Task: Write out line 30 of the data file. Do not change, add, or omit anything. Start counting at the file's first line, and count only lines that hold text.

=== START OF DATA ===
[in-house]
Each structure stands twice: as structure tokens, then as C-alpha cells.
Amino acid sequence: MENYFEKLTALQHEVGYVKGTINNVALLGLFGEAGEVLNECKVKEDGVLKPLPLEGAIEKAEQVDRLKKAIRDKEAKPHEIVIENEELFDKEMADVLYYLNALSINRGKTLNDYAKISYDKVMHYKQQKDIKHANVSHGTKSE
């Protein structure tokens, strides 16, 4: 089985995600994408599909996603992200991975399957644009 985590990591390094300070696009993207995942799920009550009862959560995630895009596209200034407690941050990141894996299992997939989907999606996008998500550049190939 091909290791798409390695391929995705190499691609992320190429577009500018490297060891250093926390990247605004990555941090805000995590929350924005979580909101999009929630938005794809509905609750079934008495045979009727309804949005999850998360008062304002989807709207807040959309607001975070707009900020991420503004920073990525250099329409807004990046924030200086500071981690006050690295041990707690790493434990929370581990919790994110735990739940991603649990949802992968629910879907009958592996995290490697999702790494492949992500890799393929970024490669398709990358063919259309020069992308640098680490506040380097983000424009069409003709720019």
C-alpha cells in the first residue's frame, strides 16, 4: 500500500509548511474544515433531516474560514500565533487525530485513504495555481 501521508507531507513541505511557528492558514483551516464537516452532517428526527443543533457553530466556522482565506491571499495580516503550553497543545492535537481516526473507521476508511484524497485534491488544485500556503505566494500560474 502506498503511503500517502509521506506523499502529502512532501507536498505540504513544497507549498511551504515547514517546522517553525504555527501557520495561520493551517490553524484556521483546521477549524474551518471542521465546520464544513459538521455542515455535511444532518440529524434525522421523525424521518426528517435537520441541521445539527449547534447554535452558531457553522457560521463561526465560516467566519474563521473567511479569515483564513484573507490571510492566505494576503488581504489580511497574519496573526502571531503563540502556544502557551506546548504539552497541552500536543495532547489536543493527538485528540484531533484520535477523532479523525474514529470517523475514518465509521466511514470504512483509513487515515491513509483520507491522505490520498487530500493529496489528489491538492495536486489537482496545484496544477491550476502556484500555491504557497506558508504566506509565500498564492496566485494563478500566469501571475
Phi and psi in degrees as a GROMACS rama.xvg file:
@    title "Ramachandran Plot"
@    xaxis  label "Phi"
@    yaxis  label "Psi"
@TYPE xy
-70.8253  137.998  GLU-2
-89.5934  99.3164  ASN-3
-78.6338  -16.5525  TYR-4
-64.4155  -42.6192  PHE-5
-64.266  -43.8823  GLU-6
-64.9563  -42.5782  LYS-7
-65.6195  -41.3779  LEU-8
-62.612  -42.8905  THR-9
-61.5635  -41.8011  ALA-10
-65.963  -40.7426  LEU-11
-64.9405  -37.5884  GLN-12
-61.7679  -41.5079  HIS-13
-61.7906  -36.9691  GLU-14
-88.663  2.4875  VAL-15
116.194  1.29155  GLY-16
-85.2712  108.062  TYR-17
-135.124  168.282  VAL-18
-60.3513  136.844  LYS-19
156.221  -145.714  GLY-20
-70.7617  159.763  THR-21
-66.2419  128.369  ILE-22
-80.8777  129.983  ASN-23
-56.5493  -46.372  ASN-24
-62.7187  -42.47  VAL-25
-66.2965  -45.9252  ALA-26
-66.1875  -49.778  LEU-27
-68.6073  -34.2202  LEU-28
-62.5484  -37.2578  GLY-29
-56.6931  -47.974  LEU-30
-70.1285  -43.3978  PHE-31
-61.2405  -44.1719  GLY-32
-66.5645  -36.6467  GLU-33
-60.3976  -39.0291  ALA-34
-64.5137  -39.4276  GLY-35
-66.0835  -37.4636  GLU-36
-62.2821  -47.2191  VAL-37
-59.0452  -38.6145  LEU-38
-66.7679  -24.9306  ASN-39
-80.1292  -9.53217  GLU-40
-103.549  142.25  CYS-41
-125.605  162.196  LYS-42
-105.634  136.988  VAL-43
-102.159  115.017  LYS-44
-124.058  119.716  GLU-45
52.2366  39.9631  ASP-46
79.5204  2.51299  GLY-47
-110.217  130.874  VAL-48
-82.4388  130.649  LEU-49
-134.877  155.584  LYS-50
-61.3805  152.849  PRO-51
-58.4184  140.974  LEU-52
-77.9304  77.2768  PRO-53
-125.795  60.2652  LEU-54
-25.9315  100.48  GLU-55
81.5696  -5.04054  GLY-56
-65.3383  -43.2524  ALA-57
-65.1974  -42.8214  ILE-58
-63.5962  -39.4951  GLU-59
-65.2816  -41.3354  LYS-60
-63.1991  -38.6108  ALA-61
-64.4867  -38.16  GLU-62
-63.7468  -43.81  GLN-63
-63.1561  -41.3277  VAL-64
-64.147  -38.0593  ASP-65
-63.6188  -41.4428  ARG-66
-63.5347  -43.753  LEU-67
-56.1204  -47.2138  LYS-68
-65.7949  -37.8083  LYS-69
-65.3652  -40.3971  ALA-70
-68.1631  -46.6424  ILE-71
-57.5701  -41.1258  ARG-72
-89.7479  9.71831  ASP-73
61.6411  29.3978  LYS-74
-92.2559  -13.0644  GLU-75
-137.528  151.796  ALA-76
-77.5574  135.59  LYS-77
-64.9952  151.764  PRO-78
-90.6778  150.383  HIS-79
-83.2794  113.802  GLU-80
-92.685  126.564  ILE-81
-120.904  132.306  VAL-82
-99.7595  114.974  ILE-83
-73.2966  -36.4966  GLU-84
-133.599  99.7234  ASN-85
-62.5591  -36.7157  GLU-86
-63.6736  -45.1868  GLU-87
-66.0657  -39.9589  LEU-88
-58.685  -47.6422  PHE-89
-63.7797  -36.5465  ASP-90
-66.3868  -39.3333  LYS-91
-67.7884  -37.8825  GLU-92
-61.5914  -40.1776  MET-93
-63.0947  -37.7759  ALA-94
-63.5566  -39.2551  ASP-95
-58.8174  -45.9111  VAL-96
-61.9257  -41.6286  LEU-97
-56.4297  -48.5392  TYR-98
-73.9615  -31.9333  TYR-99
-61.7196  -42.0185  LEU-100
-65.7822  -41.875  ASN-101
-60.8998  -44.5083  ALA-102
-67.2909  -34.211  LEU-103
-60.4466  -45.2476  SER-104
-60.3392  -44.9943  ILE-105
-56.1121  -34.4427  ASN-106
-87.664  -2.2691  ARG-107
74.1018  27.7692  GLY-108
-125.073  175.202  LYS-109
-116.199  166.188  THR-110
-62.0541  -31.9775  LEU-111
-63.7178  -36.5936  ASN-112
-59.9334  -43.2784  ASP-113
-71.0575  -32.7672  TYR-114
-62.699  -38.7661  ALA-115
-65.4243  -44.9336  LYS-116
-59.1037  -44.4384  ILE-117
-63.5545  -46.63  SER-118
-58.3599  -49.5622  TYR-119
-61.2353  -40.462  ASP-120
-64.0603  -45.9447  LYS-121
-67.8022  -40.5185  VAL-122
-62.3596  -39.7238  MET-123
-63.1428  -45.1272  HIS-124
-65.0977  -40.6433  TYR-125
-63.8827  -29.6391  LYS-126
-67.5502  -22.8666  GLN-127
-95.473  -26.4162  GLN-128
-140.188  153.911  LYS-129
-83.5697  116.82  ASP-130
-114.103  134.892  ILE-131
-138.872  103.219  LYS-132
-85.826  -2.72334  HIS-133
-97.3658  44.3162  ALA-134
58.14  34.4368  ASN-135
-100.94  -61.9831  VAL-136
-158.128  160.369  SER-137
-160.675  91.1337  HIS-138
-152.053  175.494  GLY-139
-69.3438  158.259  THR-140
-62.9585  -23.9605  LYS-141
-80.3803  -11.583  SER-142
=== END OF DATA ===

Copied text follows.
-70.7617  159.763  THR-21